Daiwa Bank Ltd. said it planned to file a motion Monday in U.S. District Court in New York to dismiss fraud and conspiracy counts against it in the alleged cover-up of $1.1 billion of bond trading losses disclosed last September.
However, legal experts said it remains highly unlikely any of the charges would be dismissed, because of their comprehensive nature.
Lawyers said the best Daiwa could hope for would be leniency in the court's verdict, given executives' belief that they were acting in the bank's best interest.
"Legally speaking, the conspiracy and fraud counts were fairly solid and will be difficult to dismiss," said a Washington-based lawyer. "But as a practical matter, the reactions of the bank in the context of what was then going on in Japan, including the precarious financial conditions and concerns of the Ministry of Finance about perceptions of Japanese banks, may allow a proceeding judge to mitigate the criminal liability for Daiwa's actions."
The filing was in response to indictments released in November and December by the U.S. Attorney against Daiwa and its New York branch manager, Masahiro Tsuda, alleging conspiracy to defraud the Federal Reserve Board.
U.S. Attorney Mary Jo White indicated at the time that penalties could exceed $1 billion if Daiwa were found guilty. Mr. Tsuda faces as many as eight years in prison and $500,000 in fines if convicted.
This month, Mr. Tsuda pleaded not guilty to the charges before a federal magistrate in U.S. District Court in Manhattan. The trader responsible for the losses, Toshihide Iguchi, has already pleaded guilty to conspiracy and fraud charges. In November, U.S. regulators ordered Daiwa to shut down its U.S. operations by the end of February.
Daiwa's move to fend off the charges has largely failed to reassure market observers, who continue to believe the bank's operations will be hampered by the scandal for some time to come.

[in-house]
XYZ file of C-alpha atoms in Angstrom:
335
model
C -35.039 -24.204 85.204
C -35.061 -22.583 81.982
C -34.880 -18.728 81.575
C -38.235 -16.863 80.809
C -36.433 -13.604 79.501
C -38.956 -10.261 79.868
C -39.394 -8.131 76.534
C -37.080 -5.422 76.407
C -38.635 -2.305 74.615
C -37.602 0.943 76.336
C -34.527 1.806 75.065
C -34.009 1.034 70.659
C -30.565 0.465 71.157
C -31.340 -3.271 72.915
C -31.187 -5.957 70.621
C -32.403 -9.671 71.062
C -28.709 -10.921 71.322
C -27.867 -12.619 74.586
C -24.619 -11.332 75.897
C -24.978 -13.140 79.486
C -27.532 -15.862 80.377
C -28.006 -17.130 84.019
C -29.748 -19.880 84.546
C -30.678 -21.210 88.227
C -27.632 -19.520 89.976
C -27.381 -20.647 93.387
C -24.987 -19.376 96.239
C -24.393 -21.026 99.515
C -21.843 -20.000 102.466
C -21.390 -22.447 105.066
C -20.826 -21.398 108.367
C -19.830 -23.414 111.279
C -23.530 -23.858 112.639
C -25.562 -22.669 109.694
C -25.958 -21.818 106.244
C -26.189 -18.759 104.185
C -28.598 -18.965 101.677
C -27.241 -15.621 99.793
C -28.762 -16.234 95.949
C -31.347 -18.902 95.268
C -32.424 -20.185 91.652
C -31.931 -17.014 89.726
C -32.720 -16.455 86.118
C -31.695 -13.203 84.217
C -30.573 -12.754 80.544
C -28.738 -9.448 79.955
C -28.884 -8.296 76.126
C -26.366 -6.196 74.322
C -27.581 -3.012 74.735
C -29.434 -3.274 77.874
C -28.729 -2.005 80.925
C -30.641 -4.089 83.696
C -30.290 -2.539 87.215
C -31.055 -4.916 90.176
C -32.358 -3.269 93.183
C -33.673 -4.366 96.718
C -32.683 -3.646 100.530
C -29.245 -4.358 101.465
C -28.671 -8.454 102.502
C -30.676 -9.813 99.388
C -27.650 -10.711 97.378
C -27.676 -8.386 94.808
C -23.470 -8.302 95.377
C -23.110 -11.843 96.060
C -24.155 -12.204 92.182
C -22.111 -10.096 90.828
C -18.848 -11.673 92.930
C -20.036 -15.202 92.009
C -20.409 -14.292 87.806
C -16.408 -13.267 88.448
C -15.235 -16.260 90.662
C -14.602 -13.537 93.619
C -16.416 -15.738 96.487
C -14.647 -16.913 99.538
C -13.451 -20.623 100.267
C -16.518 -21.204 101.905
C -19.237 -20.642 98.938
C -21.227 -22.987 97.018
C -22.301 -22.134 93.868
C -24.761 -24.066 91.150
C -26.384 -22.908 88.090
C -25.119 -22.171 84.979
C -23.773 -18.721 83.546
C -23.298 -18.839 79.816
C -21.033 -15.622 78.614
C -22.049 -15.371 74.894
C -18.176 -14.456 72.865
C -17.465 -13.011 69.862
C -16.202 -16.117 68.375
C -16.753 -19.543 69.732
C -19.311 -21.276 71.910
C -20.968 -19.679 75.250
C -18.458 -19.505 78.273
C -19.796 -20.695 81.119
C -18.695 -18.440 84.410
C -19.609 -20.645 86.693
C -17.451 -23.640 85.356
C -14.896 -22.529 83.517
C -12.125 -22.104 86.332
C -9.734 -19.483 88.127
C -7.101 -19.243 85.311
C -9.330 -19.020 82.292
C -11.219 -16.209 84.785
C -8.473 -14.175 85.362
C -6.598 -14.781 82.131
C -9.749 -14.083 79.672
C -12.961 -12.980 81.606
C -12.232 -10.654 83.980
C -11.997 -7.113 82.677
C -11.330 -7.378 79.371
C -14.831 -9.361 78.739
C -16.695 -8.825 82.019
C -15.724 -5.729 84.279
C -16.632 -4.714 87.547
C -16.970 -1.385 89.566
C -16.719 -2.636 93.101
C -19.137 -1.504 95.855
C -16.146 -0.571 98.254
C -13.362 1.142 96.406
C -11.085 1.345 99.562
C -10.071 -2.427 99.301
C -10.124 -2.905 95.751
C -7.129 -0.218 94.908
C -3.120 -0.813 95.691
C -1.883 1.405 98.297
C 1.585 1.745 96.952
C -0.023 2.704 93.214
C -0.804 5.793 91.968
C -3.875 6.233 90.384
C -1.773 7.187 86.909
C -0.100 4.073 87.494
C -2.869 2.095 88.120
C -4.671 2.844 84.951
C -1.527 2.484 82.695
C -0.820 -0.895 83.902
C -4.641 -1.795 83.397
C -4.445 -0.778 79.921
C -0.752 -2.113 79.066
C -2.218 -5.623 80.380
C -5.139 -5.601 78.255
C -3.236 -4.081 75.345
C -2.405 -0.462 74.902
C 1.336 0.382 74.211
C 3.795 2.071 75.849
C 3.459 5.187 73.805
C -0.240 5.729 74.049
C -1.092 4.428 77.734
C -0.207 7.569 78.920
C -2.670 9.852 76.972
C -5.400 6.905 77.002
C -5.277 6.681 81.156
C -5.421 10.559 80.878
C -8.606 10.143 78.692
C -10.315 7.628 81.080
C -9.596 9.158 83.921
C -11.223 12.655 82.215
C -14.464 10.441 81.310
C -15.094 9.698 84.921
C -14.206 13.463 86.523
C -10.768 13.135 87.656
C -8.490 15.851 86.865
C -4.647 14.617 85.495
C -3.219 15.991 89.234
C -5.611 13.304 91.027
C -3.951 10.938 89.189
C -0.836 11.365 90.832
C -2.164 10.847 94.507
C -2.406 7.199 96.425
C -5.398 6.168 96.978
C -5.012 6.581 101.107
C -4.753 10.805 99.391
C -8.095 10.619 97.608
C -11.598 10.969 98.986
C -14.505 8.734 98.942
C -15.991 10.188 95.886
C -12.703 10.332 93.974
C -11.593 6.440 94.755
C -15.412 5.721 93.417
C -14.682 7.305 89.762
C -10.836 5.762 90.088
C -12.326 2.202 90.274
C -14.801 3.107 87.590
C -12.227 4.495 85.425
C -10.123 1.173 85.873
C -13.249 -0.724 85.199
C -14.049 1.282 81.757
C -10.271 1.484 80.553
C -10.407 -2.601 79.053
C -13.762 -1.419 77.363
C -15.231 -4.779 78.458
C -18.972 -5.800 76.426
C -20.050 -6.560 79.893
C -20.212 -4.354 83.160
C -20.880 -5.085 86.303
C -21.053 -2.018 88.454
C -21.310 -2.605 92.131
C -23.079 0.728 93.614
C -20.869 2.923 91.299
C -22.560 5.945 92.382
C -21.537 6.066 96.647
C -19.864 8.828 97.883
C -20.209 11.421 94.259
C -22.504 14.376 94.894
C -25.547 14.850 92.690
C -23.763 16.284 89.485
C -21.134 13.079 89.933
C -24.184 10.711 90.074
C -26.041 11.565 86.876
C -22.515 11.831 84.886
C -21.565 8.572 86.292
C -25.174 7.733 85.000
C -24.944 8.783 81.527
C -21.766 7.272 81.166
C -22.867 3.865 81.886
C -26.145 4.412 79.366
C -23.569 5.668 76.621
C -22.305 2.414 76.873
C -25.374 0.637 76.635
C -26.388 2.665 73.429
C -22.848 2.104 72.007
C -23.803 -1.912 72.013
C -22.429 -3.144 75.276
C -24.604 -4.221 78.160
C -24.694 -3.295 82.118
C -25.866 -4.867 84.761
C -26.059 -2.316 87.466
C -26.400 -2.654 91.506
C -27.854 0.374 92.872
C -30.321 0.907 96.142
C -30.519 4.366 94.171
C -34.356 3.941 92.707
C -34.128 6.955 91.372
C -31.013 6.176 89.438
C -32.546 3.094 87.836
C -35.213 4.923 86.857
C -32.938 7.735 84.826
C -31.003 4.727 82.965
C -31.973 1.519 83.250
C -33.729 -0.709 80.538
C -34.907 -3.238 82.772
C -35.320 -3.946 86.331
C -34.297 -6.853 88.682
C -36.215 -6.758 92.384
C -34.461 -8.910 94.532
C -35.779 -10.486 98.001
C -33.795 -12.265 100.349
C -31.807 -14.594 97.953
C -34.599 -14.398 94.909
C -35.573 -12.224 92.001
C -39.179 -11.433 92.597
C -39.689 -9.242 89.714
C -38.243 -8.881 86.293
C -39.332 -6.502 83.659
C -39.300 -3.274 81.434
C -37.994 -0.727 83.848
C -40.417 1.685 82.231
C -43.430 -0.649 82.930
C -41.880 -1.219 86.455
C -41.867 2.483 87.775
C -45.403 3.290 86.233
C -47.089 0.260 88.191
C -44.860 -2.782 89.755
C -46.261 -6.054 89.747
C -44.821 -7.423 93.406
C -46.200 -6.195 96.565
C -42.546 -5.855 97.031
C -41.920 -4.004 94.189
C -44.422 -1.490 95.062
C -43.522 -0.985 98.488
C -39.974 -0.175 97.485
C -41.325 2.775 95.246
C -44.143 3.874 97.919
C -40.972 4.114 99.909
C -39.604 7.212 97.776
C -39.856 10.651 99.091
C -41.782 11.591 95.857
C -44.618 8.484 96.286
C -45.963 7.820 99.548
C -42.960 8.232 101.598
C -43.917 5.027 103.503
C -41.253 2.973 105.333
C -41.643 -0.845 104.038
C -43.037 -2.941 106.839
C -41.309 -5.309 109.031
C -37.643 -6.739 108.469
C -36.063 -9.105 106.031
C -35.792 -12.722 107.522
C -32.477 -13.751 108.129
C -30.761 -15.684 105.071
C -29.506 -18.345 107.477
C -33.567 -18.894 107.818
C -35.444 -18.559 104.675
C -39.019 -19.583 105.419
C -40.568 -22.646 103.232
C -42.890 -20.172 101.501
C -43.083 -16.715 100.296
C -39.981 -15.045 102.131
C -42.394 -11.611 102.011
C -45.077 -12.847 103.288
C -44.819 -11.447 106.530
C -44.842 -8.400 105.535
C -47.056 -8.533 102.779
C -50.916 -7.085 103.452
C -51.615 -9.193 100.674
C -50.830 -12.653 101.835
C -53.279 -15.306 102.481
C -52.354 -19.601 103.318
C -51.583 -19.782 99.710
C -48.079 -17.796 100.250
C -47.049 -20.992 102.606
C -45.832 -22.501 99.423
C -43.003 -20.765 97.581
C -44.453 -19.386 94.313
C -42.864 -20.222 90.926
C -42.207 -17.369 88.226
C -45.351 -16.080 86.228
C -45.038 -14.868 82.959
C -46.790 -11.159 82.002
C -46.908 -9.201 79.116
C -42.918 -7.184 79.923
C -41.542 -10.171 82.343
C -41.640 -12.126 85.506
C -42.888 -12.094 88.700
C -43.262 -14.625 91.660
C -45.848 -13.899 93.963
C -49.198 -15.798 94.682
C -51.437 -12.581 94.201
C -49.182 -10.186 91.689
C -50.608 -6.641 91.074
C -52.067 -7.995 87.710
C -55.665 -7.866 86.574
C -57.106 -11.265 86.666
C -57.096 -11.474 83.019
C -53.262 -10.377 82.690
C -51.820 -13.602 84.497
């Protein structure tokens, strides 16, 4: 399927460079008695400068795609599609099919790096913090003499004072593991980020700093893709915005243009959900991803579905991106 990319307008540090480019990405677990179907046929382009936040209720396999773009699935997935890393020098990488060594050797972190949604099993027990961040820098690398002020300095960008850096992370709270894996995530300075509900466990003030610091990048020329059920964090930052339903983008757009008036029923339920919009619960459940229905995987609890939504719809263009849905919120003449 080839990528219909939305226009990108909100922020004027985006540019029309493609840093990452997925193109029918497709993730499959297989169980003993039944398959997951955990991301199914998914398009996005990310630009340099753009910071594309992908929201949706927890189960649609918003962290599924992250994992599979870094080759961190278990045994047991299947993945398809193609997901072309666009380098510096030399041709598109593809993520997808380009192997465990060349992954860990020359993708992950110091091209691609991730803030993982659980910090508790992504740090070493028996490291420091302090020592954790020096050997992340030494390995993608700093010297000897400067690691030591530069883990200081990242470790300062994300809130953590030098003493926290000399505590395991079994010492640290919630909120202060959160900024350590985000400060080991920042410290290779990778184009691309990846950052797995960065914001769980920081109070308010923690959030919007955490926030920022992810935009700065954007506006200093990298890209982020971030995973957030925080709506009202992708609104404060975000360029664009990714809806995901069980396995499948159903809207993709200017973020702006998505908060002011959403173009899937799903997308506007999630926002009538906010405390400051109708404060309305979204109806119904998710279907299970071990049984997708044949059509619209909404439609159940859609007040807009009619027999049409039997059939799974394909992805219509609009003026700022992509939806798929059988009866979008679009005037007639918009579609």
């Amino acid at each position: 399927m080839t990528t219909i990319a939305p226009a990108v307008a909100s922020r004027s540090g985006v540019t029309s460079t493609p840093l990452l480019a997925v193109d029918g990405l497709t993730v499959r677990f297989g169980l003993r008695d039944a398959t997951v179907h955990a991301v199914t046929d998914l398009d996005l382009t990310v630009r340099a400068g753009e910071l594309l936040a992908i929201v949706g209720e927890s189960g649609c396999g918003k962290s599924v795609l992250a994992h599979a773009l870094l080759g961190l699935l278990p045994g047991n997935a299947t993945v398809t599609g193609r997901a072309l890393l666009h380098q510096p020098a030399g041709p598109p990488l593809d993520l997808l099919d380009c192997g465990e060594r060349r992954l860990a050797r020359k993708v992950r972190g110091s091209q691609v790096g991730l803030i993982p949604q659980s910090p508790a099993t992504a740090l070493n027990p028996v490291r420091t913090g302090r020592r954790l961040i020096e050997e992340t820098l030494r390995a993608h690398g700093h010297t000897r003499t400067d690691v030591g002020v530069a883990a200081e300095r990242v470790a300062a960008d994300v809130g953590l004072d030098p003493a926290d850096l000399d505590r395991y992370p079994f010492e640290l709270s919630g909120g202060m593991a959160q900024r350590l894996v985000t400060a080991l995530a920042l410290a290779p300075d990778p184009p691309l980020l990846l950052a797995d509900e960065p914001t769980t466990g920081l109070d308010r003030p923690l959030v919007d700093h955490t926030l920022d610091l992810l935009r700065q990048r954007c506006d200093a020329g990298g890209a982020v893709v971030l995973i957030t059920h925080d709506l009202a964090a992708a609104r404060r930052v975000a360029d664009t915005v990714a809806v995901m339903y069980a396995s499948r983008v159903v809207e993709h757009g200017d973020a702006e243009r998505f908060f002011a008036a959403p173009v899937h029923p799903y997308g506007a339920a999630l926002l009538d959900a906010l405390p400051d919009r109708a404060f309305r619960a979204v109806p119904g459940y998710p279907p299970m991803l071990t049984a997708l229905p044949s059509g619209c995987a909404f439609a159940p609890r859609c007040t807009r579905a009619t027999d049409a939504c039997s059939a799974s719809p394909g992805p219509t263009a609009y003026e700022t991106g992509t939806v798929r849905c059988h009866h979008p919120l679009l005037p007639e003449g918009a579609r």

Moody's Investors Service cut its long-term rating Monday on Daiwa debt, to Baa1 from A3, citing "longer term damage" from the trading loss as well as the shutdown of the bank's U.S. operations and possible fines.
The rating agency noted that, although Daiwa has taken steps to strengthen internal controls and could profitably redeploy its resources into faster growing Asian markets, "significant expenses arising from the scandal will significantly depress the bank's profitability and constrain its financial flexibility over the near term."
Moody's analyst Felix Kaiser also said Daiwa's problems might hamper its efforts to write off troubled realty loans, putting Daiwa at a disadvantage to other Japanese banks.
Daiwa has about $13 billion of U.S. assets, as well as agencies, branches, and representative offices in 15 U.S. cities. Sumitomo Bank Ltd. is to take over most of Daiwa's U.S. assets, and both banks have said they are discussing a possible merger.
Moody's said a merger with Sumitomo could prompt a debt upgrading but added that the talks are "currently too unclear to incorporate into the bank's ratings."